Freelancer finances made easy: Ivo Weevers (left) and co-founder Dan Bruce (right) at Runway East Moorgate
If you’ve ever done freelance work, you will understand the pains of arranging your finances and those pesky tax returns. Wouldn’t it be great if some app would just do your finances for you? Fear not, the Albert app intends to resolve that pain point. We caught up with its co-founder, Ivo Weevers, to chat about the business, Runway East and how he and his co-founder Dan built the first version of Albert on a plane across the Atlantic.
How many users?
Give us your lift pitch.
Albert helps you to be smarter and less anxious about your freelance finances. It does that from your favourite device, by communicating with you about important updates, and with a whole new design optimised to get through things from one place.
How did you come up with that idea?
We found that a lot of freelancers love what they do but they had a problem: they hate doing their finances. I was one of them, my co-founder was one of them. There are accounting solutions out there but they aren’t optimized, accessible or affordable for most people. We thought why don’t we build an app that adopts the same simplicity and approach of other familiar apps we use everyday.
Would you say those features separate you from your competitors?
I think so. We have added some very smart features that take out the fear of invoicing and give the same confidence to users as posting with Instagram. For example, Albert notifies you when a client opened your invoice or the email with the invoice did not arrive at its destination. In this way, you know better how to take action. It also automatically collects information from companies house, so you have to be less worried about the correctness of information.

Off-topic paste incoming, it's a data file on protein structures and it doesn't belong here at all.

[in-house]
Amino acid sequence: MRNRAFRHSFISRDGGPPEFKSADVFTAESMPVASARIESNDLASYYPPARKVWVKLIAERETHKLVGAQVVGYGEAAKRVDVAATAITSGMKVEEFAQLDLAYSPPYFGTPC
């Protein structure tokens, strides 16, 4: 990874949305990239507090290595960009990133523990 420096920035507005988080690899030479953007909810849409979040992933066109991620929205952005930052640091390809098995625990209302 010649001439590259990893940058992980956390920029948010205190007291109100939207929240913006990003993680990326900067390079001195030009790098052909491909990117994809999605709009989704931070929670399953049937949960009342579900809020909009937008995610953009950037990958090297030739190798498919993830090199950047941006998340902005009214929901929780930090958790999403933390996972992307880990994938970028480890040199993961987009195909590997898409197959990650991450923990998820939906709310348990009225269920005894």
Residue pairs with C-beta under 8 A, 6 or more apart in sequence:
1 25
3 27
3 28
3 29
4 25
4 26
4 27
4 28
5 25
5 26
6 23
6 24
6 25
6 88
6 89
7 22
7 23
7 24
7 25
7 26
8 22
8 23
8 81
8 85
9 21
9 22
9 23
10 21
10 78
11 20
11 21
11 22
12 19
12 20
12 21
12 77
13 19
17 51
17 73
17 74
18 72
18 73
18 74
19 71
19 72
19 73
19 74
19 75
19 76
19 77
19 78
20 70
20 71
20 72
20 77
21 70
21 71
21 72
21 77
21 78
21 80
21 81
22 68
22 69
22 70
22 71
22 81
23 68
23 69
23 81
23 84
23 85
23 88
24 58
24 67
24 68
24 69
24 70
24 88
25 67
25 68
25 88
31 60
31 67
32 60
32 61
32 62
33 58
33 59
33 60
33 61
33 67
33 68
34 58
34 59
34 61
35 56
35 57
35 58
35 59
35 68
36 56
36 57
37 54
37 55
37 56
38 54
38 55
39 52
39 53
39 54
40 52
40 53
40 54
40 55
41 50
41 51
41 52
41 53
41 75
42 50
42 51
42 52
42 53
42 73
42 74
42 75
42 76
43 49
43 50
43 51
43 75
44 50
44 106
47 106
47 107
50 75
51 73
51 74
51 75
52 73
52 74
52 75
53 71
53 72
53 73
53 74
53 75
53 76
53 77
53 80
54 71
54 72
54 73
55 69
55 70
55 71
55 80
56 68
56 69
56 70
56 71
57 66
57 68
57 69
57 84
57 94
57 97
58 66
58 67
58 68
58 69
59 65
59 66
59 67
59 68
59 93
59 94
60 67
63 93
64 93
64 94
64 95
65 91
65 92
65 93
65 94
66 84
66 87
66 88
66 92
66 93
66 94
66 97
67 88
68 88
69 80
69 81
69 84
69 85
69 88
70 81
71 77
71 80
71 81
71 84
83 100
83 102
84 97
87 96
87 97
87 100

Where did your investment come from?
We had two rounds, one angel round and one seed round. Our angel round was with top leaders, people from the financial tech industry. We were very happy that Mangrove Capital, Digital Space Ventures and Nevern Capital joined for our Seed round.
What did you learn when raising investment?
It becomes much more rewarding when you view it as finding the right people who can help you and your company. We are very fortunate that our investors are incredibly smart and experienced people who help with advice, their experience and insights. The moment you meet the right people, you suddenly realise it is worth the time commitment.
What did you do before?
Dan, the co-founder and myself both designed and built the mobile banking apps for RBS and Natwest. If you’re using these apps than you’re probably looking at our work. Then we worked separately for the BBC and Ubuntu and then again together for a fintech startup in L.A., again on mobile apps.
Whilst waiting in L.A. airport, we could not believe there was no easy solution on their phone to check out our freelance finances. The prospect of arriving back in the UK on a Sunday morning and spending their time in front of a spreadsheet instead of their friends and families sounded ridiculous. On one of the trips back across the Atlantic, we built a prototype of how we thought finances should work on a mobile, which we showed to freelancing friends. They asked if they could have it the same day. That’s when we quit our jobs to start Albert.
What does Runway East mean to you?
It’s very important for us to feel at home and to be surrounded by people who go throughthe same rollercoaster as you, who help you, and who give you a place where you can feel happy, frustrated, and excited. The other startups are fantastic and the people who run Runway East are incredibly supportive to us .
If you went back in time what would you tell yourself?
Stay true to what you believe in. There are moments where you will go through ups and downs, when you’re in a down moment you might get advice from somebody that conflicts with what you really believe in. Listen, learn and respond to the people around you. But don’t forget the reasons that got you in the game in the first place.
What’s the worst decision you’ve made?
In the beginning, we were told growth was the most important thing, which sacrificed the quality of our product. If you focus too much on just getting people on board, your product will be tailored to that goal rather than making it the best place for people to come. We went back to what we believed in and we made an app that people would want to keep using. That’s where the biggest value lies. Albert now has consistent high user ratings, got featured by Apple and have incredibly high engagement numbers.
What does success look like?
If every freelancer in the world has Albert in their pocket, helping them to alleviate their financial fears :-)!
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